New tech meets old architecture in Tencent’s new Guangzhou campus, where the quest was to create a workplace that truly defines a brand that is distinctive, progressive and functional, but with deep roots in China’s culture and history.
The dream was achieved through a sensitive repurposing of six old factory buildings, where M Moser linked a series of flexible, contemporary workspaces for a 21st-century brand, while preserving the features that give the site its rich industrial character.
Young and fast-expanding, Tencent, originator of China’s exceedingly popular WeChat application, envisioned its new Guangzhou campus as a crucial step in defining the company’s identity.
The firm’s selection of six dilapidated ex-factory buildings in a former textile industrial zone might have seemed eccentric at first but proved to be, upon closer examination, an inspired choice.
Now called the Guangzhou Creative Park, the former industrial zone is in the midst of a redevelopment that has already attracted a number of innovative brands to its rambling red-brick buildings. It is, in short, a ‘creative hothouse’ very much in keeping with Tencent’s products and young, talented staff.
“There is a very human character at the Creative Park, a stimulating mix of history and culture chiming with Tencent’s desire to create ‘meaningful’ workplaces that are environmentally friendly, comfortable and innovative,” said Tencent’s project manager.
To ensure those aims would be met, Tencent appointed global workplace specialist M Moser Associates to both design and lead the execution of the project.
“Our design target was not only to create an intuitive and comfortable workplace within the shell of 20th century factory buildings; it was also to create a space that would be a powerful expression of Tencent’s culture,” said Wendy Leung, Project Director, M Moser.
Using historical architecture to connect yesterday to today
Collectively, the six buildings selected by Tencent offered approximately 9,914 square meters of floor area. Four of the buildings would be used as workspaces, and common amenities such as meeting rooms and the staff canteen would be housed in the remaining two.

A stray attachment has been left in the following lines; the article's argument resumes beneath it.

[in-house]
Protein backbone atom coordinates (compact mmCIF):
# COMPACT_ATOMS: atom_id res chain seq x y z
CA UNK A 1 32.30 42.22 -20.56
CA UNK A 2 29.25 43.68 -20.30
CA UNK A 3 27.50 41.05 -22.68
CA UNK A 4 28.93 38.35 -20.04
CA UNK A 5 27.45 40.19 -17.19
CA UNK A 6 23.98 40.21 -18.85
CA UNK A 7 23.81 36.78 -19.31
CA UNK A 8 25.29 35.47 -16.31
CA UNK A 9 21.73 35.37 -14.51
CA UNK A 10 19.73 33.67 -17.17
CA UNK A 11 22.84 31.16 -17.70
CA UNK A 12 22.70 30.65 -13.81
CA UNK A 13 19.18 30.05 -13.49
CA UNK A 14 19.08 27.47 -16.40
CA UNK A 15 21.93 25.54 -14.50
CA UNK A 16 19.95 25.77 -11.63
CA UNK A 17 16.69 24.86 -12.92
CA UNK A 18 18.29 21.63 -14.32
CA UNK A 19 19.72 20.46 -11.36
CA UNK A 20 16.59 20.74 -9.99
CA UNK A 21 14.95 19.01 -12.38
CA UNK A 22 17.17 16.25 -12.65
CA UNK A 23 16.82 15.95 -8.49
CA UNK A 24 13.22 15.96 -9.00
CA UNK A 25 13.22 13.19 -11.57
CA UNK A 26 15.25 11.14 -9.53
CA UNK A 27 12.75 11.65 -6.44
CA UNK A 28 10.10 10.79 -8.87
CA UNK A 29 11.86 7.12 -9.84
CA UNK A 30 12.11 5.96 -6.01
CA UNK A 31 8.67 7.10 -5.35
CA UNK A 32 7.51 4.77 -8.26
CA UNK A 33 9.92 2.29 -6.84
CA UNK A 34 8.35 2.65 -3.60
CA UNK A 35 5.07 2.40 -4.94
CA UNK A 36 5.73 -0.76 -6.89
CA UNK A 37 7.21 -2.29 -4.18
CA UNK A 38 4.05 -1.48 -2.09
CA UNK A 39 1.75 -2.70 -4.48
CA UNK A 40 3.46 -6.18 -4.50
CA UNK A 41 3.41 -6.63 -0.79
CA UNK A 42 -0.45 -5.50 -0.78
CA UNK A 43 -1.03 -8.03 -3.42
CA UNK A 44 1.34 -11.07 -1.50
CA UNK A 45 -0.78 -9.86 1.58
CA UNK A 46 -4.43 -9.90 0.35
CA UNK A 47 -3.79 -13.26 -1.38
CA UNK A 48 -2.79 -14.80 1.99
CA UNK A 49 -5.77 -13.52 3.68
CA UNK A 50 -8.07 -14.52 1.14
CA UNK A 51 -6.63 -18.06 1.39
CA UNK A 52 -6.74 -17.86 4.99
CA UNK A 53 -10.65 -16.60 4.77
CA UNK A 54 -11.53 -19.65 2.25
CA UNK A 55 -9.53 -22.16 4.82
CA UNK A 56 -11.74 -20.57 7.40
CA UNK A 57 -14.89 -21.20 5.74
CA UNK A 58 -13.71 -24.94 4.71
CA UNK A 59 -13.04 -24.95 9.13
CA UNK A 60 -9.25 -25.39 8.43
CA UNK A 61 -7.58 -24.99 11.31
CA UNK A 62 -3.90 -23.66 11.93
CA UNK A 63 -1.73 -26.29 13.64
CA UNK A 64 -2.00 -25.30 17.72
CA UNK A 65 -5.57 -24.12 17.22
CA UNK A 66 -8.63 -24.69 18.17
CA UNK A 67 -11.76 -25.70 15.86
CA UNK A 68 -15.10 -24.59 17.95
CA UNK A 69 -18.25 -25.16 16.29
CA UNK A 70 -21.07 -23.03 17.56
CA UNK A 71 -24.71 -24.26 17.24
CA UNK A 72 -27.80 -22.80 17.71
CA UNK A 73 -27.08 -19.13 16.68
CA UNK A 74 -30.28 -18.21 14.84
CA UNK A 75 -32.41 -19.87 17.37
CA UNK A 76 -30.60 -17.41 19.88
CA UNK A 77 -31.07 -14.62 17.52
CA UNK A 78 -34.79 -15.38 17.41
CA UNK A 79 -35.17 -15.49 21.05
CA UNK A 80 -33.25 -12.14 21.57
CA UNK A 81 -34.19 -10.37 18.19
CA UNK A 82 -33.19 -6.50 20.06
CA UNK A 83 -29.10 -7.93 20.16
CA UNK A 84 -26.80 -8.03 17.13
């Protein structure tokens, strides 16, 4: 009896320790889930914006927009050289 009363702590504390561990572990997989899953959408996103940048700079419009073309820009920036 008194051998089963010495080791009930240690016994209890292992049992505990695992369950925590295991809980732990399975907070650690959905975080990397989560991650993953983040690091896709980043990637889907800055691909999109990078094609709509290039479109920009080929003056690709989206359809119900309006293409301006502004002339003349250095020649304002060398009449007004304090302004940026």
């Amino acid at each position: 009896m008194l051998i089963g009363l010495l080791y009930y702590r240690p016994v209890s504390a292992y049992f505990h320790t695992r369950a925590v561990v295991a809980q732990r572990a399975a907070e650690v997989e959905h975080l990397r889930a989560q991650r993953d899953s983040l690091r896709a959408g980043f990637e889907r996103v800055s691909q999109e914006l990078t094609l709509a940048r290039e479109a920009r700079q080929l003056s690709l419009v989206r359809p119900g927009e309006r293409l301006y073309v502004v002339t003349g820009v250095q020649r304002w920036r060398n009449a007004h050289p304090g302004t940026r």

The buildings’ disposition, which are arranged rather haphazardly within the Creative Park, posed a challenge to Tencent and the M Moser team. “Somehow, all the buildings had to be connected together and maintain a distinct, coherent identity,” said Ramesh Subramaniam of M Moser.
Based at M Moser Kuala Lumpur, Subramanian collaborated closely with the client and the project team in Guangzhou to evolve the project’s conceptual design. Their solution to the need for connection and identity within the campus was to create a network of open-sided bridges to link four of the six project buildings.
“The bridges not only connect the buildings physically and make four workspaces into one, but also link them together conceptually. They create a distinct ‘campus within a campus’ for Tencent, without altering the building’s existing historical features and characteristics,” said Subramanian.
Using materials, colours and forms to smooth the transition from outside to inside
The unique character of the Creative Park doesn’t stop at the facades. The design team carefully used materials to bring the flavour of the Park right into the office, making the transition from exterior to interior virtually seamless.
The red wooden decks and exposed steel structures of the bridges, for example, are also featured inside the Tencent offices, as are the red bricks that characterise the former factor buildings’ exteriors.
Colours inside the office conform to the same palette as the outside, with simple, muted neutral and earthy tones complementing features like the green walls, which evoke the landscape of the Creative Park.